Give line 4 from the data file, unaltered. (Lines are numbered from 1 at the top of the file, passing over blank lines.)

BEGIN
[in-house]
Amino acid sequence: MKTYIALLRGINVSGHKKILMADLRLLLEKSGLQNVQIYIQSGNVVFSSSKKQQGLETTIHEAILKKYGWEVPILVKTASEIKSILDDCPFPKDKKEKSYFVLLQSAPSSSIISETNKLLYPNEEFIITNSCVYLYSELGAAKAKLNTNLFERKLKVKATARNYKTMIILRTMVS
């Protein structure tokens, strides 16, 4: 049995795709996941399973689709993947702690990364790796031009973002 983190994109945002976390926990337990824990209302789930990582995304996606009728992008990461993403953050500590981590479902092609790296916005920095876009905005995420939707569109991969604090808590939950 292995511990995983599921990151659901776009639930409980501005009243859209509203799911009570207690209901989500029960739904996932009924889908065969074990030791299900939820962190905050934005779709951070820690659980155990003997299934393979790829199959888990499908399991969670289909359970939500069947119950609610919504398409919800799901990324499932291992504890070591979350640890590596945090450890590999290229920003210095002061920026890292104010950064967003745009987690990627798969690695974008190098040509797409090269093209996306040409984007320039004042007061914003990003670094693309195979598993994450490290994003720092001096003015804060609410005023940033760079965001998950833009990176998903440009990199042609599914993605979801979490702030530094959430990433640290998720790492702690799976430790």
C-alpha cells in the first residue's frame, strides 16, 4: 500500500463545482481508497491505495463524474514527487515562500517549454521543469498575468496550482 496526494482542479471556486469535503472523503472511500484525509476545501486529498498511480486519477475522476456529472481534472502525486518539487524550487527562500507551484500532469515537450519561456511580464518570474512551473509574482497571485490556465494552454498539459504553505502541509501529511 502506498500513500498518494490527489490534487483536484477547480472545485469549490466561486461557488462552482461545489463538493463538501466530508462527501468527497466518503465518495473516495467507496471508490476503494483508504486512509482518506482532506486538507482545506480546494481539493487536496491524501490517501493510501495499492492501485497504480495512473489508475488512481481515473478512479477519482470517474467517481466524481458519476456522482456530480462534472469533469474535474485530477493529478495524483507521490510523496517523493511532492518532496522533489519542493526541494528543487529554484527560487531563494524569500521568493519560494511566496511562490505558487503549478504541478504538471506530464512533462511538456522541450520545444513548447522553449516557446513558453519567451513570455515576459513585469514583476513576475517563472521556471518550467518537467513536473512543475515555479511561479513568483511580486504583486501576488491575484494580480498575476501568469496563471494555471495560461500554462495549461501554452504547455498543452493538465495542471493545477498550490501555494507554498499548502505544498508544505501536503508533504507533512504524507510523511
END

C-alpha cells in the first residue's frame, strides 16, 4: 500500500463545482481508497491505495463524474514527487515562500517549454521543469498575468496550482 496526494482542479471556486469535503472523503472511500484525509476545501486529498498511480486519477475522476456529472481534472502525486518539487524550487527562500507551484500532469515537450519561456511580464518570474512551473509574482497571485490556465494552454498539459504553505502541509501529511 502506498500513500498518494490527489490534487483536484477547480472545485469549490466561486461557488462552482461545489463538493463538501466530508462527501468527497466518503465518495473516495467507496471508490476503494483508504486512509482518506482532506486538507482545506480546494481539493487536496491524501490517501493510501495499492492501485497504480495512473489508475488512481481515473478512479477519482470517474467517481466524481458519476456522482456530480462534472469533469474535474485530477493529478495524483507521490510523496517523493511532492518532496522533489519542493526541494528543487529554484527560487531563494524569500521568493519560494511566496511562490505558487503549478504541478504538471506530464512533462511538456522541450520545444513548447522553449516557446513558453519567451513570455515576459513585469514583476513576475517563472521556471518550467518537467513536473512543475515555479511561479513568483511580486504583486501576488491575484494580480498575476501568469496563471494555471495560461500554462495549461501554452504547455498543452493538465495542471493545477498550490501555494507554498499548502505544498508544505501536503508533504507533512504524507510523511